Sunday, October 12, 2014

Me perdonen (forgive me), I'm a lot lazier than I thought...

I am deeply sorry to those who have been trying to keep up with my happenings through this blog...excuses are pretty much void at this point, so please accept my apologies for making you wait so long for an update. Just keep this apology in mind for any and all proceeding posts, as I will no longer be starting off my posts with we'll make this the last one.

Since it's been so long, I will divide this post in two parts: the first will focus on what's been going on and the second will give some insight as to what's been going on personally. Thank you for your patience!

(not a personal photo)
Big news! (Not really) Apart from this being the first post in a year, I will be renaming my blog...seems appropriate seeing as how it's as if I were starting anew. It was also brought to my attention about a year ago that 'japoncito' has a meaning contrary to what I previously thought. While meeting with a leader from one of the communities we missioned in last summer, I presented myself as Jose 'el japoncito,' under the assumption that it meant 'little Japanese person.' Well, I came to find out that in various parts of Honduras, 'japoncito' refers to the hairless neck of a baby chicken...pretty much the same thing (I mean, Japanese people aren't the hairiest people in the world...), but I think the name change might be necessary now that I've shared that with you...

So, as for what's been going on since the last time I posted...I went home for Christmas and hung out with family and friends for about 3 and a half weeks. Needless to say (although I haven't said much through this blog for the past year), it was great to see and be with family for Christmas and New Year's. It was a much needed break from the craziness of the mission, but by the end of my time home, I was ready to get back to action. I didn't have to wait long for that to happen. In March, we started the mission season with a few Spring Break teams who came down from Texas A&M, Old Dominion (my alma mater), and FOCUS ministries. During the first Spring Break mission, I celebrated 1 year in Honduras...pretty hard to believe how fast it's gone, considering I'm now approaching 20 months as I write this post. But to be honest, there are times when it feels like I've been here much longer, and others when I feel like I've just arrived. I think that's just the reality of the missionary life, never knowing what to expect...and/or trying to comprehend what just happened.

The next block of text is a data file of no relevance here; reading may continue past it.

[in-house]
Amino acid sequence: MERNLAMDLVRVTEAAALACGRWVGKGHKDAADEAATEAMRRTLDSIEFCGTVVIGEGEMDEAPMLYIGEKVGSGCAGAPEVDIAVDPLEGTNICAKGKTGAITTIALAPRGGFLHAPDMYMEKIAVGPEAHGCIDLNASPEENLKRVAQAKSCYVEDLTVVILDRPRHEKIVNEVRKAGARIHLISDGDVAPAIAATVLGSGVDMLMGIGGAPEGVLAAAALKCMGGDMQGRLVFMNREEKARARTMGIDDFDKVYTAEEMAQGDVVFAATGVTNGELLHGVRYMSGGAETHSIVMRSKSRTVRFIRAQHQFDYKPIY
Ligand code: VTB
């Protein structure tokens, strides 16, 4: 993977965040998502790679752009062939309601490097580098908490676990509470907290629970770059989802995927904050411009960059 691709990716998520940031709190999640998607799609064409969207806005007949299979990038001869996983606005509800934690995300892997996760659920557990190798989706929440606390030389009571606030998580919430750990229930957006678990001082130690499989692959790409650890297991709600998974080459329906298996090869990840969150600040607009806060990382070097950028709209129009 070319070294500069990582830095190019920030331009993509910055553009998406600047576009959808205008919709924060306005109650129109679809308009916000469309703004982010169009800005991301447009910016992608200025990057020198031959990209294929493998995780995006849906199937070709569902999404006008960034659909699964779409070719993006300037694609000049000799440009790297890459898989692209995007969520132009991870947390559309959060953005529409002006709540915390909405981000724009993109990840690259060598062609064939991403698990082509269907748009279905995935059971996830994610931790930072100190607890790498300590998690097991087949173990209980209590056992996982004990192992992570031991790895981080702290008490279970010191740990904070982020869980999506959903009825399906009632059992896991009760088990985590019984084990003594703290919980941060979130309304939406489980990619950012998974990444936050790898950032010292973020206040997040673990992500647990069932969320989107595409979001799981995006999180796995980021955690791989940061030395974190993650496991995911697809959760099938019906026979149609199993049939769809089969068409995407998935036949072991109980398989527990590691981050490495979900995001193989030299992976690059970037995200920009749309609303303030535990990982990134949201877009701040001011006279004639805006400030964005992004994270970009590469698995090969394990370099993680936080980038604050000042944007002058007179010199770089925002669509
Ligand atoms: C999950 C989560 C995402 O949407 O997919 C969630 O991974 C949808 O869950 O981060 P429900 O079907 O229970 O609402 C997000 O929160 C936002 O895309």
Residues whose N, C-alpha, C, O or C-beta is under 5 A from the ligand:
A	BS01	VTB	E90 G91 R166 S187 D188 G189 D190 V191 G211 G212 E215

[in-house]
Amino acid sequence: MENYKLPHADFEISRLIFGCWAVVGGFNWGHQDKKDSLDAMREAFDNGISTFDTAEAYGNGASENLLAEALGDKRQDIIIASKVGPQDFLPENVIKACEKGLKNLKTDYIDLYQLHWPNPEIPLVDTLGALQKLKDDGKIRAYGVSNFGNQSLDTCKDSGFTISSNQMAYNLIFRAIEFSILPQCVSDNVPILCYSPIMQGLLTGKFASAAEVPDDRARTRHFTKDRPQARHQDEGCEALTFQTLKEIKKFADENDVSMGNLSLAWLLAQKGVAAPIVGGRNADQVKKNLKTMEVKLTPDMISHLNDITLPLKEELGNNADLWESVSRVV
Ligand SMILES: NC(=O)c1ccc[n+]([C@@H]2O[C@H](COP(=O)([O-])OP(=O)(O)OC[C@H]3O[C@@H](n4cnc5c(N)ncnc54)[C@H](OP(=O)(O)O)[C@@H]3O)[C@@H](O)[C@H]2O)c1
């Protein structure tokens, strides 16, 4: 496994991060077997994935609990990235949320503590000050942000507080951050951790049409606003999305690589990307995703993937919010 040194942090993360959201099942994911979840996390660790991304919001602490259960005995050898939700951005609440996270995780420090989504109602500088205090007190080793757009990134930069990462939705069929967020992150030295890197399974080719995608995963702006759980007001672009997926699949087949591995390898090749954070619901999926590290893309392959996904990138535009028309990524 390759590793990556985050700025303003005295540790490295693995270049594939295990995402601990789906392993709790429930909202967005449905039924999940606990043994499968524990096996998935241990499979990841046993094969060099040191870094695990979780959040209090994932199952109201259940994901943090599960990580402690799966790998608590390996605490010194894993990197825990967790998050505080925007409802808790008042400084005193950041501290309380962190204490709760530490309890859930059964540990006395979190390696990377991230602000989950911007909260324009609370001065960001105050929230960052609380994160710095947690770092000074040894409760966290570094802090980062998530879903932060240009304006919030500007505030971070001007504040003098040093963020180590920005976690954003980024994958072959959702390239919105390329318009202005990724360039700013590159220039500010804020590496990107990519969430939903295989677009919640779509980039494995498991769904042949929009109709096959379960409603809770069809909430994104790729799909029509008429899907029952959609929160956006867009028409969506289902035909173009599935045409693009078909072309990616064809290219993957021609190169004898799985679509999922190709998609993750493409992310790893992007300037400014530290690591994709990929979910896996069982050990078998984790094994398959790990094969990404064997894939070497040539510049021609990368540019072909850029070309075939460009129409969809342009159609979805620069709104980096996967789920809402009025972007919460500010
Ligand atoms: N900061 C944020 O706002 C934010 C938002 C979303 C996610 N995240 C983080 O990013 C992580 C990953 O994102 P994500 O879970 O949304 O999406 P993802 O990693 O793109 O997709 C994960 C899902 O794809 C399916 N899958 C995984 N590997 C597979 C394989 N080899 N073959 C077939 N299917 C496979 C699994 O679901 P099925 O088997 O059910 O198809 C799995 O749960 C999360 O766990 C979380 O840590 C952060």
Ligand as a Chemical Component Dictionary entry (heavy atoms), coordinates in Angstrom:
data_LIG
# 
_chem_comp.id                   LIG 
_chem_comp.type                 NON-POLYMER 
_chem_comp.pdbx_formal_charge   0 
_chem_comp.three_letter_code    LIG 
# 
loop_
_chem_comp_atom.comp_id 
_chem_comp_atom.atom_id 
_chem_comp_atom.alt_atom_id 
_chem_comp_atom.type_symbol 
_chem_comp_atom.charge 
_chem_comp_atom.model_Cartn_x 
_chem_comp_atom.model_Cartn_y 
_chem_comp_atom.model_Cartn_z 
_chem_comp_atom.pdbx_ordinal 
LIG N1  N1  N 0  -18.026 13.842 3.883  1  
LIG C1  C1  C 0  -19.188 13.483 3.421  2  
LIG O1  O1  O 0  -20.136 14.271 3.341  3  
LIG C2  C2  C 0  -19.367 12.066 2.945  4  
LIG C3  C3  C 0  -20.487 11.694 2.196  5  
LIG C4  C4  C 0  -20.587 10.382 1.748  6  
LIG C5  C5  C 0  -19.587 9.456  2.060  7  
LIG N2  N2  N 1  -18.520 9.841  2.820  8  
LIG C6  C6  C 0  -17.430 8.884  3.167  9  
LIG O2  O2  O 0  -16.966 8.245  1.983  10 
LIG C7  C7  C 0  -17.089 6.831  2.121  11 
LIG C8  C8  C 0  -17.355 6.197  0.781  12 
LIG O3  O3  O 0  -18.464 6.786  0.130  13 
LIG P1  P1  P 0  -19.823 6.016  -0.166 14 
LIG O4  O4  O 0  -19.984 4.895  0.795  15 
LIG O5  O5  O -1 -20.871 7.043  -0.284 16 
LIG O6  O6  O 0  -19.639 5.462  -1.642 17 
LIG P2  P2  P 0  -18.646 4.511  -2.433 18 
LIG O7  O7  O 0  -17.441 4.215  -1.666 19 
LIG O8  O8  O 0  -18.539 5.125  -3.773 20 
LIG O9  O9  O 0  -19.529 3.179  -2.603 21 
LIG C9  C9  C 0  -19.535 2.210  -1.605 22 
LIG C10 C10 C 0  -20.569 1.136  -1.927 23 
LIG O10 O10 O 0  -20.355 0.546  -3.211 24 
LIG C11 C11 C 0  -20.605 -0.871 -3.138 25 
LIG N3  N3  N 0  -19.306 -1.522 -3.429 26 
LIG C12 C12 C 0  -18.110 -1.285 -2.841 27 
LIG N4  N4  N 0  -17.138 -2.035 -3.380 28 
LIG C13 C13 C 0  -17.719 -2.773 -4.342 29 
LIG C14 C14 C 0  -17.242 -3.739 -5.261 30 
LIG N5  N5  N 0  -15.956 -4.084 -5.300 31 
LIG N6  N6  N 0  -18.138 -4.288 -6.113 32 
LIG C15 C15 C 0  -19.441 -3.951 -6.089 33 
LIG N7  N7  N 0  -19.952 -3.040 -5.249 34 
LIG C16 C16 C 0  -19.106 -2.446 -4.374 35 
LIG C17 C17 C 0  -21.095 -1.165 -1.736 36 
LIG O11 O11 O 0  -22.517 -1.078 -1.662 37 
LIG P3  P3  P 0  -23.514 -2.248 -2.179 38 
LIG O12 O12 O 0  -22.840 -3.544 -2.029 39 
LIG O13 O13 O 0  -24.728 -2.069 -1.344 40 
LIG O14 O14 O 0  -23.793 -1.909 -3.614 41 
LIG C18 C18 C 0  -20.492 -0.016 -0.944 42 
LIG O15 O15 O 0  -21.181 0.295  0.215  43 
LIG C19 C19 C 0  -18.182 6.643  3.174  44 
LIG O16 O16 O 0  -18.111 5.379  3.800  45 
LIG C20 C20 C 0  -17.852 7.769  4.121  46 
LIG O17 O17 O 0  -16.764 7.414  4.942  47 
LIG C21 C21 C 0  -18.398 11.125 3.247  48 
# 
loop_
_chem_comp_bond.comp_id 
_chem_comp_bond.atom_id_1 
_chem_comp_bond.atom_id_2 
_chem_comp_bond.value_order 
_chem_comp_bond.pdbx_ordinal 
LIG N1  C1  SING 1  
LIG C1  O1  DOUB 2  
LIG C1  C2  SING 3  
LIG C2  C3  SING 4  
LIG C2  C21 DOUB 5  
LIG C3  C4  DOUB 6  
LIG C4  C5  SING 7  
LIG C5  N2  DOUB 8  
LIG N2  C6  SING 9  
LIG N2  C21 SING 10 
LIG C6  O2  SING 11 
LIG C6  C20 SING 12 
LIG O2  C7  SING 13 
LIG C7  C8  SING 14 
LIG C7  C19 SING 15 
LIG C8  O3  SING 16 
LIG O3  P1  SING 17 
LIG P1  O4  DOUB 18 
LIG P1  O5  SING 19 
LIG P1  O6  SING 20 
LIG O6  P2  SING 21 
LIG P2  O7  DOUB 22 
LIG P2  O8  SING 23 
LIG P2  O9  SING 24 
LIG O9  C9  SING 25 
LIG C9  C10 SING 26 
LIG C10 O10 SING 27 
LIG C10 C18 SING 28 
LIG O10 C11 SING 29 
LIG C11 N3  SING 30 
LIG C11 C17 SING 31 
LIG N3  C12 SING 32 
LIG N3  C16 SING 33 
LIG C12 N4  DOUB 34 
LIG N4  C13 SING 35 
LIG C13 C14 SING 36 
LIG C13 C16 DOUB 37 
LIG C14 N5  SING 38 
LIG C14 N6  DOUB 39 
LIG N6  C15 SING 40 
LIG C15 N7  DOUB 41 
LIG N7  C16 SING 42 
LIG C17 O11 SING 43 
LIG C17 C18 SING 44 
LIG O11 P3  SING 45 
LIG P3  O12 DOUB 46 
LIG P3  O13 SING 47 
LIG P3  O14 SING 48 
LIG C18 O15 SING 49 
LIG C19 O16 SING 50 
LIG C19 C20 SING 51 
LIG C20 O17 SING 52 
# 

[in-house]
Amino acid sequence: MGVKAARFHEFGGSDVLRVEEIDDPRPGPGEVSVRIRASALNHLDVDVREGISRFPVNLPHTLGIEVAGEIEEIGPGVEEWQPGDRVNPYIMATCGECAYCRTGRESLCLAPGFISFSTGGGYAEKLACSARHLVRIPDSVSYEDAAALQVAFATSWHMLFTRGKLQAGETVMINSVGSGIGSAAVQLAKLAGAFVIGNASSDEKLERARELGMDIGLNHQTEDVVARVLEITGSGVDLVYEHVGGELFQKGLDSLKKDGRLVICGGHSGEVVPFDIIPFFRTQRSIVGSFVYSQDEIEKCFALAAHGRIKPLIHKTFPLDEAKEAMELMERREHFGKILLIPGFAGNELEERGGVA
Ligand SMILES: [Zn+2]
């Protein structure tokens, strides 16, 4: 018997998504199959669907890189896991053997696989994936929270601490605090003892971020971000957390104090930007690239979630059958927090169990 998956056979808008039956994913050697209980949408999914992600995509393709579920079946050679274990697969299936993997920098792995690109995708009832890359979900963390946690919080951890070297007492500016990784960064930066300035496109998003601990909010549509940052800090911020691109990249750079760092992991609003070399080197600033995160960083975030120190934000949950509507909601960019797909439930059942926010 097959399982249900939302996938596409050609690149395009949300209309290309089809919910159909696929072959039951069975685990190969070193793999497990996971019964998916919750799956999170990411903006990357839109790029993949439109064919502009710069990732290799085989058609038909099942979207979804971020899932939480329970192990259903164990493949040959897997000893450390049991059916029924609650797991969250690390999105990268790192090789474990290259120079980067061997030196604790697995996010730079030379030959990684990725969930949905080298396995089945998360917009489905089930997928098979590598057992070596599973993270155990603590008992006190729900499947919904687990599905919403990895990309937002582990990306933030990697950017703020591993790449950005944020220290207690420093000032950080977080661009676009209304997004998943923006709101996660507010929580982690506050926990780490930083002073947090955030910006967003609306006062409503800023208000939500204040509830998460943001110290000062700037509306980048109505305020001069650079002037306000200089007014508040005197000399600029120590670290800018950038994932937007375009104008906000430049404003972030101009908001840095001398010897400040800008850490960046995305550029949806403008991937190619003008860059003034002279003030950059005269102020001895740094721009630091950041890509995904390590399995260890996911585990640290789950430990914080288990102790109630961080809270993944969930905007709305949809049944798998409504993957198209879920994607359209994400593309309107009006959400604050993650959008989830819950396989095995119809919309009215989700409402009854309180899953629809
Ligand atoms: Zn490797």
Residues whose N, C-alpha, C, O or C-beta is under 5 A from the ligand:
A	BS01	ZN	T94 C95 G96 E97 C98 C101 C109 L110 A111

Hangin' with the locals
We then traveled to La Ceiba for Holy Week to do a mission in three different places. We split up into three teams, two of which traveled to two different islands just off the northern coast of Honduras. I went to the island of Utila, which is a vacation-heavy island, especially during Holy Week. Long story short, it was a particularly difficult mission, in which we were usually met with a little bit of resistance and lots of loud music.
And there was certainly no shortage of inebriation...not on our part, of course ;) If anything, I was reminded of why I never was attracted to drinking at really any point in my for that, thank you, Utila! But apart from the time we spent on the beach trying to reach out to whoever would give us the light of day, it was a beautiful and unique experience getting to know the locals from the Catholic Christian community. They were beautiful people with a beautiful culture. Despite the difficulty of the mission, I do wish to return someday...maybe with a little musical help from my brothers...doubt it, but you never know!

Baton Rouge team
After a community retreat in La Ceiba, we started getting ready for what would be an intense, chaotic, yet very fun and fruitful summer mission season. It comprised of three different groups: the first group came from Baton Rouge, LA, the second group came from all over, and the third was a team of high school youth from Virginia Beach/Norfolk, Northern VA, New York, and North Carolina. There was also a group of seminarians from Raleigh that was squeezed in between the second and third missions.

Needless to say, we were very busy this summer. Thankfully, we had the help of 9 awesome summer-termers to help with the craziness of the summer.  It did get a little crowded in our complex (about 25 people)...but as they say, the more the merrier! We were truly blessed to have them for a couple of months, as the help was very much needed.

Nowadays, the community is adjusting to new leadership, as our beloved Carol-who has been living in Honduras for over 13 years-has gone off to study in Rome. We are very blessed to welcome and have our new leaders, Bob and Diane step in and take over the reigns for the next 3 years. They're pretty quality people...they are from VA, so I think it goes without saying ;)

Tio Osboo, myself, and Roger
Speaking of VA, just a few weeks ago my parents (who reside in VA) and my uncle Al came down to visit for a few days.
My uncle actually came down for Thanksgiving LAST year (first relative brave enough to come visit me), but neither of my parents had traveled to Central America before making the trek down to Hondo.
Mis padres y yo day of their departure :(
I was very pleased that they finally got the opportunity to come and see what goes on down here. It was a bit of a break for me to have them here, even though we still did mission-life things. I really enjoyed having them...and if they still haven't gotten dengue, maybe there's a chance they'll come back!

Apart from that, life has slowed down, but getting ready to pick back up with some retreats, missions, and the like...

Stay posted for another, more personal look into how things have been the past year!

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